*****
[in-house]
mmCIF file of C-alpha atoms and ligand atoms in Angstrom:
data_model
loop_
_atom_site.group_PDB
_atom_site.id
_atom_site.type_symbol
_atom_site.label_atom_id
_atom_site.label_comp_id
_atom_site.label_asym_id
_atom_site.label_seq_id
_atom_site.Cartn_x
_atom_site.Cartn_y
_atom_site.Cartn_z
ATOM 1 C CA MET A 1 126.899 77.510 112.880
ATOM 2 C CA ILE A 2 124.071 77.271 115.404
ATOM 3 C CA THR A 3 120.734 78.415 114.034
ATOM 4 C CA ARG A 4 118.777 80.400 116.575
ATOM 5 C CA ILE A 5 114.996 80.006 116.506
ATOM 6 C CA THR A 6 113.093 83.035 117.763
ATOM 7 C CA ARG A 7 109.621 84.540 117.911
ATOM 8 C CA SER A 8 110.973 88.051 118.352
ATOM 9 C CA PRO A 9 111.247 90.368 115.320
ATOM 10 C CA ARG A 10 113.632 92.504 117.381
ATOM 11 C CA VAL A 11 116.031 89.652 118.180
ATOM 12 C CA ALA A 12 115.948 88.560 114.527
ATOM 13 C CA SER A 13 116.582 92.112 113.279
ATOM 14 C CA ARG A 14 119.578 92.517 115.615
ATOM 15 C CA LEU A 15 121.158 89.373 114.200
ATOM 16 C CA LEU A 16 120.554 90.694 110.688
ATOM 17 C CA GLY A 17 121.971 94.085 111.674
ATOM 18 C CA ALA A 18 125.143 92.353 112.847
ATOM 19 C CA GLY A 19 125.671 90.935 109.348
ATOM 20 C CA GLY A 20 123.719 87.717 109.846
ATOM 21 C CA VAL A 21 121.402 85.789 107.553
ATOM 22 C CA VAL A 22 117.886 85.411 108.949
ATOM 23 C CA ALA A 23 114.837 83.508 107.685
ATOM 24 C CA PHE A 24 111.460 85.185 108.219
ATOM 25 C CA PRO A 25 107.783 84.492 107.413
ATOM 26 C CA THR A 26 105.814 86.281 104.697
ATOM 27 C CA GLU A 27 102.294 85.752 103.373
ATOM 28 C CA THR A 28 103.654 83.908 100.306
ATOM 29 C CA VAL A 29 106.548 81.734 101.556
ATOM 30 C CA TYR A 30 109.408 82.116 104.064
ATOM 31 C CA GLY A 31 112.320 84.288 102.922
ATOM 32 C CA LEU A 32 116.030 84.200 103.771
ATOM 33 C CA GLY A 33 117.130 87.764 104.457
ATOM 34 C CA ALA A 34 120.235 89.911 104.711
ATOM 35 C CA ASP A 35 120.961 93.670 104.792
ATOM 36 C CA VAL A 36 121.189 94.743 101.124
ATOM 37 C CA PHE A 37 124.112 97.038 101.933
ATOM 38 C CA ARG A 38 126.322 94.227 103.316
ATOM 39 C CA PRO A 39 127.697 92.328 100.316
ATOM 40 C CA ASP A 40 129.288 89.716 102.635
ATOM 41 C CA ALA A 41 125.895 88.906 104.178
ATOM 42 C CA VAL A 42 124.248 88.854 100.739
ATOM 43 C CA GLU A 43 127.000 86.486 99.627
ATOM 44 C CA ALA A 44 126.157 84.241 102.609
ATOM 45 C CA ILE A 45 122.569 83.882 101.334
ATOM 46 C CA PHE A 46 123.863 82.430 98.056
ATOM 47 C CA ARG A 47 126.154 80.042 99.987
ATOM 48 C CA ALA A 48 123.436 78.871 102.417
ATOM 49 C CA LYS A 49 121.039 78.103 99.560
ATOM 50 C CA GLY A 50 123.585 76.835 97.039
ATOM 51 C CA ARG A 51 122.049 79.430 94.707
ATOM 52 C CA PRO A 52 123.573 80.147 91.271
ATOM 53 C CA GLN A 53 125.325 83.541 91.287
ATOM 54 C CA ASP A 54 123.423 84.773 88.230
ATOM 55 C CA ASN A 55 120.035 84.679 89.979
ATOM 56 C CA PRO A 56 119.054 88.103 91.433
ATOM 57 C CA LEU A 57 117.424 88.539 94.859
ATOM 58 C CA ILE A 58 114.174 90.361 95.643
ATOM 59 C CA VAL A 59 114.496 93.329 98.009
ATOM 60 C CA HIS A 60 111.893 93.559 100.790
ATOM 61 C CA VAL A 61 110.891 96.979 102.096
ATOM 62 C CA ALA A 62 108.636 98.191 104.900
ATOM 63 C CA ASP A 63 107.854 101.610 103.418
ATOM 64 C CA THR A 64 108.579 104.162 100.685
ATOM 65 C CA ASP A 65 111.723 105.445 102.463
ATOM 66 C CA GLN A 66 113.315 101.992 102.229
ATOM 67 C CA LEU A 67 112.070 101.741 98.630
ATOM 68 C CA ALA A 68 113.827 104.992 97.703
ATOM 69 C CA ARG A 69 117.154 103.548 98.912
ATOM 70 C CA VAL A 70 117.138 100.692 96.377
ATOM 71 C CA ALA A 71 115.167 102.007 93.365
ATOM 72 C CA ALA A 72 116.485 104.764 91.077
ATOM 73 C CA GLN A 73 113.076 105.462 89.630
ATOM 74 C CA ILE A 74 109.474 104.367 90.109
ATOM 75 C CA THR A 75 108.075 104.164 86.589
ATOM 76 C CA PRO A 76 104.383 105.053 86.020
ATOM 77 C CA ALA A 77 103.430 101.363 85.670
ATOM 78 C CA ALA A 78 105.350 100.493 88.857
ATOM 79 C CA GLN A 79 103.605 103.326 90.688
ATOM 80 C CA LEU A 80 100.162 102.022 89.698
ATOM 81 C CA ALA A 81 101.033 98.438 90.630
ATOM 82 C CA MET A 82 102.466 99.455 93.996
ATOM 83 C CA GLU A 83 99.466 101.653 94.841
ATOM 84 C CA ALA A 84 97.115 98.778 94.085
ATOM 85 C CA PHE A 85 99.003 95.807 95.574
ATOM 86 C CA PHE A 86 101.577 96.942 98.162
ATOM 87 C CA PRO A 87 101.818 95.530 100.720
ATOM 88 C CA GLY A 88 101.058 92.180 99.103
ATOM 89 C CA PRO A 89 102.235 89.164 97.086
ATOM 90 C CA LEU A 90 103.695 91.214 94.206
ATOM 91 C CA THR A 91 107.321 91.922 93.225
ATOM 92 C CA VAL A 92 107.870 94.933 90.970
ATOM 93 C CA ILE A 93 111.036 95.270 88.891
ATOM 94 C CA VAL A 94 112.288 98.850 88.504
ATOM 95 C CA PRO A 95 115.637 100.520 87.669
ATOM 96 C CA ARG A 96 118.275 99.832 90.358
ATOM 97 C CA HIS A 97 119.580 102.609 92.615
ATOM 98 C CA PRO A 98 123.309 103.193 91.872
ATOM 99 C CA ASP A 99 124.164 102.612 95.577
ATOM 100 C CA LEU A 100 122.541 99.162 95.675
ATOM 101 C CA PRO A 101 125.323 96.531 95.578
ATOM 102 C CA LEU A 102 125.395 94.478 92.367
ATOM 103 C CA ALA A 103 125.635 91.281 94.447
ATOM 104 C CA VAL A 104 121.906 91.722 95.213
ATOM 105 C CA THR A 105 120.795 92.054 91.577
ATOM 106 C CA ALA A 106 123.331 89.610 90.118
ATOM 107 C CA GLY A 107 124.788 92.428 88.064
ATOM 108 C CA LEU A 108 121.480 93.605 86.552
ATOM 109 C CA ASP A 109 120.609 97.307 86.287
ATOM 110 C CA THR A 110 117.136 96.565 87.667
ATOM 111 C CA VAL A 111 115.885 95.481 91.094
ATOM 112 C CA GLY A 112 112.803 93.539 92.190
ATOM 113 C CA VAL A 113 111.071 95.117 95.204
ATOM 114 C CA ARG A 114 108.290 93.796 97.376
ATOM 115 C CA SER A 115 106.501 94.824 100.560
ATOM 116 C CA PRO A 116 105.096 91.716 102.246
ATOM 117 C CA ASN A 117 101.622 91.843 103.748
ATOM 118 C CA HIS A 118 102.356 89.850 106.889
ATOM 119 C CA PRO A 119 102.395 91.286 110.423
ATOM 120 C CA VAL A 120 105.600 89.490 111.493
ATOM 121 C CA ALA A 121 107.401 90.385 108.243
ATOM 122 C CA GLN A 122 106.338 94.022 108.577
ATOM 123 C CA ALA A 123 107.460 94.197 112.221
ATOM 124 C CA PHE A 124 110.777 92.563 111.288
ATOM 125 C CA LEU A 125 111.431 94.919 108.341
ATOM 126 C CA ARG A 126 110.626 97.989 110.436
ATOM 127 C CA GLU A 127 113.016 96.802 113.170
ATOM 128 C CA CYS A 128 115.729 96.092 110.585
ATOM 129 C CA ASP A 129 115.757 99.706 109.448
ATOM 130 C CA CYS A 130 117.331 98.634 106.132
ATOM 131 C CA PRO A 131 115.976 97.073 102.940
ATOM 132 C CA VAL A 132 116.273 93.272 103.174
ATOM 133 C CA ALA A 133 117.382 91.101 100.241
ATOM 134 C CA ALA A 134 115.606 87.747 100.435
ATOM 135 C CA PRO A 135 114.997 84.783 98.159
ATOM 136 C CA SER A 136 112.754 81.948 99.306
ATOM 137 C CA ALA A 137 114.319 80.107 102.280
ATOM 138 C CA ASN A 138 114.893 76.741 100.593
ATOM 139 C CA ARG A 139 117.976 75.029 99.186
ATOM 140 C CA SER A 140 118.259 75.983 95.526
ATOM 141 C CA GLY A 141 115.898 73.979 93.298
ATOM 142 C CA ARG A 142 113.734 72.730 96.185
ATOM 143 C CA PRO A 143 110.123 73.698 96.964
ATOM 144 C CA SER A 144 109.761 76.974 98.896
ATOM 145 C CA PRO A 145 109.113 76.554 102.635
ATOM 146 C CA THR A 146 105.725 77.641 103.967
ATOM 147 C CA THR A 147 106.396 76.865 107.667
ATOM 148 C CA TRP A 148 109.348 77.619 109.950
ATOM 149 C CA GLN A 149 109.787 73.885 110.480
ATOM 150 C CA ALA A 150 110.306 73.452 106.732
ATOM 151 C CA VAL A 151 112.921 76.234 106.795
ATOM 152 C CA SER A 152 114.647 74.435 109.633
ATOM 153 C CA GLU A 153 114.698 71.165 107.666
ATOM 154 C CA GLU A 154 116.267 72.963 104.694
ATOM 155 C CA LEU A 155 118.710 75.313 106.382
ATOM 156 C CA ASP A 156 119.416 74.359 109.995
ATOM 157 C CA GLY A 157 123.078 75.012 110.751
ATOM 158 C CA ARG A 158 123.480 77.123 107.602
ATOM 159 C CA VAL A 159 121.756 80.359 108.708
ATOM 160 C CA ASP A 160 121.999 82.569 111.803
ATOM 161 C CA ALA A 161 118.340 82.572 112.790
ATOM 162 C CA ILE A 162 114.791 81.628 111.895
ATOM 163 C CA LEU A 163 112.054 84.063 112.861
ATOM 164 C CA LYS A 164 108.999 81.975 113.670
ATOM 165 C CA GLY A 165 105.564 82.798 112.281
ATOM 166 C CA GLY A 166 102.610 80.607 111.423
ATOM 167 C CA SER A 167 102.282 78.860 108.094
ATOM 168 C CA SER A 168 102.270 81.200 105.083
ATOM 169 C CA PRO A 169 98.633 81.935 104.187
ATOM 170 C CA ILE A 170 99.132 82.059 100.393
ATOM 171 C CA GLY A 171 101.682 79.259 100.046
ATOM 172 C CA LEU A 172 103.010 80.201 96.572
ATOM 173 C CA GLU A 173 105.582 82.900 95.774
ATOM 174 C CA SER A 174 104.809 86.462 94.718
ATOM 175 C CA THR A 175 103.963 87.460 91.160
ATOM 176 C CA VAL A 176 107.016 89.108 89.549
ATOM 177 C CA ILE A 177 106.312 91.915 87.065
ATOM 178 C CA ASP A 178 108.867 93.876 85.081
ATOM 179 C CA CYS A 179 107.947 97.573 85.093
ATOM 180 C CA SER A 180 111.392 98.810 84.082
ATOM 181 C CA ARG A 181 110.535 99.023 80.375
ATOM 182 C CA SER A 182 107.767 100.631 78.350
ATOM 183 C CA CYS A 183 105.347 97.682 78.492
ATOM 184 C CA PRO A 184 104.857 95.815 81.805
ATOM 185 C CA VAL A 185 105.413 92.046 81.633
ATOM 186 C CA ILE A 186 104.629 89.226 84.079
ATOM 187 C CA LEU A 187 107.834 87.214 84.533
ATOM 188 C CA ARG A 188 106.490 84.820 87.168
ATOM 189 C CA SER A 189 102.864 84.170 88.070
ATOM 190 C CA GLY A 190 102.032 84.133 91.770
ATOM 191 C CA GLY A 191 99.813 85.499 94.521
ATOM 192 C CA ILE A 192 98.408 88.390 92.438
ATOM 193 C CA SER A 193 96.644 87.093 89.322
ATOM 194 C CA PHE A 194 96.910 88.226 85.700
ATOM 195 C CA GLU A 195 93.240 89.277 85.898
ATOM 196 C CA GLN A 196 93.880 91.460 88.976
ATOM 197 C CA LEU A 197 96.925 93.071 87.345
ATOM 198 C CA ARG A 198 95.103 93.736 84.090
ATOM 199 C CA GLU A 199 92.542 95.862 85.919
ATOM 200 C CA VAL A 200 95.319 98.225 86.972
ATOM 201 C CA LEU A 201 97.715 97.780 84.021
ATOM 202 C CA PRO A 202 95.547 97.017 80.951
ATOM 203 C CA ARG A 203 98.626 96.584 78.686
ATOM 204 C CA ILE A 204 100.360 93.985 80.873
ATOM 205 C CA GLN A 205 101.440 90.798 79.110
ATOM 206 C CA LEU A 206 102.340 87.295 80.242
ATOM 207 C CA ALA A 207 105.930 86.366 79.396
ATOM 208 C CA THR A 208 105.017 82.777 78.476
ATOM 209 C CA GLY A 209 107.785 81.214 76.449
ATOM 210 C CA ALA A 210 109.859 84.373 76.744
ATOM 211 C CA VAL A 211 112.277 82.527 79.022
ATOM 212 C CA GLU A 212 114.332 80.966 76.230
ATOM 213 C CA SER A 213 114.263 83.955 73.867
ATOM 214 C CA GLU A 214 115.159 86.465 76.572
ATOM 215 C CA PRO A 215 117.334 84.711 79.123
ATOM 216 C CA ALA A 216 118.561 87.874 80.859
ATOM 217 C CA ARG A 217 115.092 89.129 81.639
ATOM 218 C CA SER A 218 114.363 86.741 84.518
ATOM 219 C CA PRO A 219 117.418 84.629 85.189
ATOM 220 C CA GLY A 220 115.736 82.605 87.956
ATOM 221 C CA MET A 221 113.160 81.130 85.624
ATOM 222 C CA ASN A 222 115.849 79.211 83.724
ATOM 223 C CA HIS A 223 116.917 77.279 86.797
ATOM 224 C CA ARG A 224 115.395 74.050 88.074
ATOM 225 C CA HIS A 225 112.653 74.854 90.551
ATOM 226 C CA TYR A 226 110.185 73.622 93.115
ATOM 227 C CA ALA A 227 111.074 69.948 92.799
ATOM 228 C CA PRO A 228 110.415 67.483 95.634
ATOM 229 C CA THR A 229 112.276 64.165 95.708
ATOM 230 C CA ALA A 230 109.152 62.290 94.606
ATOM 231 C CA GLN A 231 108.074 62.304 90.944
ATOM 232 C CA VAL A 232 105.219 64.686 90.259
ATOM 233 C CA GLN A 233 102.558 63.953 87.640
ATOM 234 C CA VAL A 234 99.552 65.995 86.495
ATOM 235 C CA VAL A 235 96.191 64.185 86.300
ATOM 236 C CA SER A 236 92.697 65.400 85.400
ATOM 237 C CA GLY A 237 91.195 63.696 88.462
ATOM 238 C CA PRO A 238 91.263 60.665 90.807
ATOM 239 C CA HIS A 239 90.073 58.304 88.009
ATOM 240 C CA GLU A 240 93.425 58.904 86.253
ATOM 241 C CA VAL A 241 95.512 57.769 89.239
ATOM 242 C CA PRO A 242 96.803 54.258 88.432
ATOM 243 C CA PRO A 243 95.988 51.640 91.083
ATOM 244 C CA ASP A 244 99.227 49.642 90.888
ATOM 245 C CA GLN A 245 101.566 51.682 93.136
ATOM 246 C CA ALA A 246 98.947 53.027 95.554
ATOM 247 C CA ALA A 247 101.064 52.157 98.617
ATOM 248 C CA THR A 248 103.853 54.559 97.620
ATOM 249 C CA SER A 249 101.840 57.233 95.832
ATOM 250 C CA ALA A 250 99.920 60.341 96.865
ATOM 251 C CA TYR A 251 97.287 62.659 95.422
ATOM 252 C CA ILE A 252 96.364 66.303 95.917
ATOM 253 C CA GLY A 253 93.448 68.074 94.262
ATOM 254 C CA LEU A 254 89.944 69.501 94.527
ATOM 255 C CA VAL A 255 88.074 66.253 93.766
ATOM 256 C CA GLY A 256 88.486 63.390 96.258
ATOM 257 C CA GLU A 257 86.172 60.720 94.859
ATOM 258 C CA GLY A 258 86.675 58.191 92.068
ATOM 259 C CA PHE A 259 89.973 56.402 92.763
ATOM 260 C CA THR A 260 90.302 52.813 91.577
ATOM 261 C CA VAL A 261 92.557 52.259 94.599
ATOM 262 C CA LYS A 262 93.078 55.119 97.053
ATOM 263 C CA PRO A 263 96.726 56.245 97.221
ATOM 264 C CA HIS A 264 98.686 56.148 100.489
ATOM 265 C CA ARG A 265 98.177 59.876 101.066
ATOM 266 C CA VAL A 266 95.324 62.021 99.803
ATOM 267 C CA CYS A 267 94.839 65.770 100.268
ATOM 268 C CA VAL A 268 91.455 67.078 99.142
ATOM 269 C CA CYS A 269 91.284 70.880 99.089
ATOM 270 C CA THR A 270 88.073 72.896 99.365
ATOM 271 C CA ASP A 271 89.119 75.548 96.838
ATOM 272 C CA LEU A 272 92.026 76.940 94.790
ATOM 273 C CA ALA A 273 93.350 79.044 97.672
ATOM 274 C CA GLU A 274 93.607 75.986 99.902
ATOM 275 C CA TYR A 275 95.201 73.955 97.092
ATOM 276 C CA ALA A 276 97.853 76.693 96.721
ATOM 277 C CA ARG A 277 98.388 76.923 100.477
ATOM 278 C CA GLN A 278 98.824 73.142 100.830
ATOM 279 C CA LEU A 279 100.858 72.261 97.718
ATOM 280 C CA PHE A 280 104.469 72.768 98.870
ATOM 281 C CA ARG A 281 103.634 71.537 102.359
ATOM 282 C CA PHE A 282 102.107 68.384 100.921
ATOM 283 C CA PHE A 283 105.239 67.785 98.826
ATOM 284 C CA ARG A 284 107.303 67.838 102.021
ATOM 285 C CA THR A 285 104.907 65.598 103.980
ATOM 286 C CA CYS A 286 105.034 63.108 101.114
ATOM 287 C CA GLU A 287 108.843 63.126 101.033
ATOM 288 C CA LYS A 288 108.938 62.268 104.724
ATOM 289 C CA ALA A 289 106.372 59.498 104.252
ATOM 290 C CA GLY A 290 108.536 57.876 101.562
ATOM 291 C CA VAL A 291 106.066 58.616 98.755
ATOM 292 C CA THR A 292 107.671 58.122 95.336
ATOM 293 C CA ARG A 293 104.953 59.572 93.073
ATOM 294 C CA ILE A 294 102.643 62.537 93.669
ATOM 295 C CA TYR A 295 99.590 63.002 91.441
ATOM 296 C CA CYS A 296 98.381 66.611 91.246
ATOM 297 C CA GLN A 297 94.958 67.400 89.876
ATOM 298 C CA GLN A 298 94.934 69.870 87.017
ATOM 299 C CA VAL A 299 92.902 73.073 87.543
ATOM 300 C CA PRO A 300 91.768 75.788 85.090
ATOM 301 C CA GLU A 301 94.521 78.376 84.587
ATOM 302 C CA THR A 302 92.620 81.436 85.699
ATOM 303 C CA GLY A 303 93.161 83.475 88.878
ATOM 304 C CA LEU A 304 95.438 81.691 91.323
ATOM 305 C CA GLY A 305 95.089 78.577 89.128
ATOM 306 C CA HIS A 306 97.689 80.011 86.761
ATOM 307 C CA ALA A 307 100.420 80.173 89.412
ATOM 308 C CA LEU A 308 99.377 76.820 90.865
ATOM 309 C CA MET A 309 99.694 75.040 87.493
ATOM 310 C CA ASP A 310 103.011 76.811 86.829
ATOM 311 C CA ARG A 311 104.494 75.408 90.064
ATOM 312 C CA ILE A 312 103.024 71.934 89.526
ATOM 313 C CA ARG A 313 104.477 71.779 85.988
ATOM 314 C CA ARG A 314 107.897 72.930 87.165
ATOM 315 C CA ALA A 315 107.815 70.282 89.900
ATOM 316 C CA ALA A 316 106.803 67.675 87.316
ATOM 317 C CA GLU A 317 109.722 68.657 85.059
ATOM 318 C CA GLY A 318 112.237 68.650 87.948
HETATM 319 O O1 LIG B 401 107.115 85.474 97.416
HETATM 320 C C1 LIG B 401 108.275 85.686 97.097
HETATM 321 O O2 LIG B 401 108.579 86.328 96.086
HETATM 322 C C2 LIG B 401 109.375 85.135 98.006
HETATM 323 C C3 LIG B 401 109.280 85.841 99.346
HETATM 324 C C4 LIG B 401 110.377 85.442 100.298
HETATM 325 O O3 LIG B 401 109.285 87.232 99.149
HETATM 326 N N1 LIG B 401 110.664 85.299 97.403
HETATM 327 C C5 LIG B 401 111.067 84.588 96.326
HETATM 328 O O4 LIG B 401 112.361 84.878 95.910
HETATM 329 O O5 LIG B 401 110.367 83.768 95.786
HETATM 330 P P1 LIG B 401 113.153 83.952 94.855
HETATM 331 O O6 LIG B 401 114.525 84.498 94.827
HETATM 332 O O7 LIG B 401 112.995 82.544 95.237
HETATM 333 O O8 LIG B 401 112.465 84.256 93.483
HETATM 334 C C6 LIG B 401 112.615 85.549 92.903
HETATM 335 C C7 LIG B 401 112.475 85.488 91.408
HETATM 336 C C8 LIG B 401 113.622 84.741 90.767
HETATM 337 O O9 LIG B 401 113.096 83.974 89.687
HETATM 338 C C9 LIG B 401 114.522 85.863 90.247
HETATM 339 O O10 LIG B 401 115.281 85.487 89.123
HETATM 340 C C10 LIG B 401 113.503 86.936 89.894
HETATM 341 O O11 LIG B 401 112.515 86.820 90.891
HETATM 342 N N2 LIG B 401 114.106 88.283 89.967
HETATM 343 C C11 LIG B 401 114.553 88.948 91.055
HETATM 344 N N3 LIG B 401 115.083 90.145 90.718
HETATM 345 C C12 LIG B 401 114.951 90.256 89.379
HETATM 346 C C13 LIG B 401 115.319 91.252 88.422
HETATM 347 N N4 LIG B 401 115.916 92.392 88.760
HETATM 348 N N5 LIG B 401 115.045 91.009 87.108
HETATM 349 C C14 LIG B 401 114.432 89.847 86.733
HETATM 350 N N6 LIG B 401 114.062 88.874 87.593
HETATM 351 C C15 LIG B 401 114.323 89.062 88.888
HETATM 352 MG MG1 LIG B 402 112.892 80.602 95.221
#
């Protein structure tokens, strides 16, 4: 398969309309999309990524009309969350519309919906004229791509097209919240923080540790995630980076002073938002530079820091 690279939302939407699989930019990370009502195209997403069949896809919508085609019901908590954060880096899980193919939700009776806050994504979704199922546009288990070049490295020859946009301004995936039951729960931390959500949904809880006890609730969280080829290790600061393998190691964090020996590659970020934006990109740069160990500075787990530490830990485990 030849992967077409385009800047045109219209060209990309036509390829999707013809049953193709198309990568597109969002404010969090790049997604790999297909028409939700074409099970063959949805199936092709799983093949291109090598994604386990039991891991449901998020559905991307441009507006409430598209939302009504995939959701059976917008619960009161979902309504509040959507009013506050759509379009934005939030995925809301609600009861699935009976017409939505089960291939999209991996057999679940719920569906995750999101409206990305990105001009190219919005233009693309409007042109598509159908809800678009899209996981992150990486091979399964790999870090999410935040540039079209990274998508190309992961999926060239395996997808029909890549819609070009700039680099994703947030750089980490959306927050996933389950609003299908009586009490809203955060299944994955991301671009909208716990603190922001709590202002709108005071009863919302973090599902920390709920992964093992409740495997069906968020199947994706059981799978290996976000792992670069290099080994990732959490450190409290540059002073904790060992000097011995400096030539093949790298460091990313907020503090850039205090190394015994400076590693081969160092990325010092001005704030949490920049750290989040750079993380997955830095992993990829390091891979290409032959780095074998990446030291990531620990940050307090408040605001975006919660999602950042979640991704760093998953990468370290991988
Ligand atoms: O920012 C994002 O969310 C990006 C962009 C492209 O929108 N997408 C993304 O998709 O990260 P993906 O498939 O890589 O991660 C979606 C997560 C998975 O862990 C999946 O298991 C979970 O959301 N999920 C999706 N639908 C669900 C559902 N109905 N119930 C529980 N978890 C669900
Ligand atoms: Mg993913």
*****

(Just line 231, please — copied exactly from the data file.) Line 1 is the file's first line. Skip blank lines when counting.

ATOM 217 C CA ARG A 217 115.092 89.129 81.639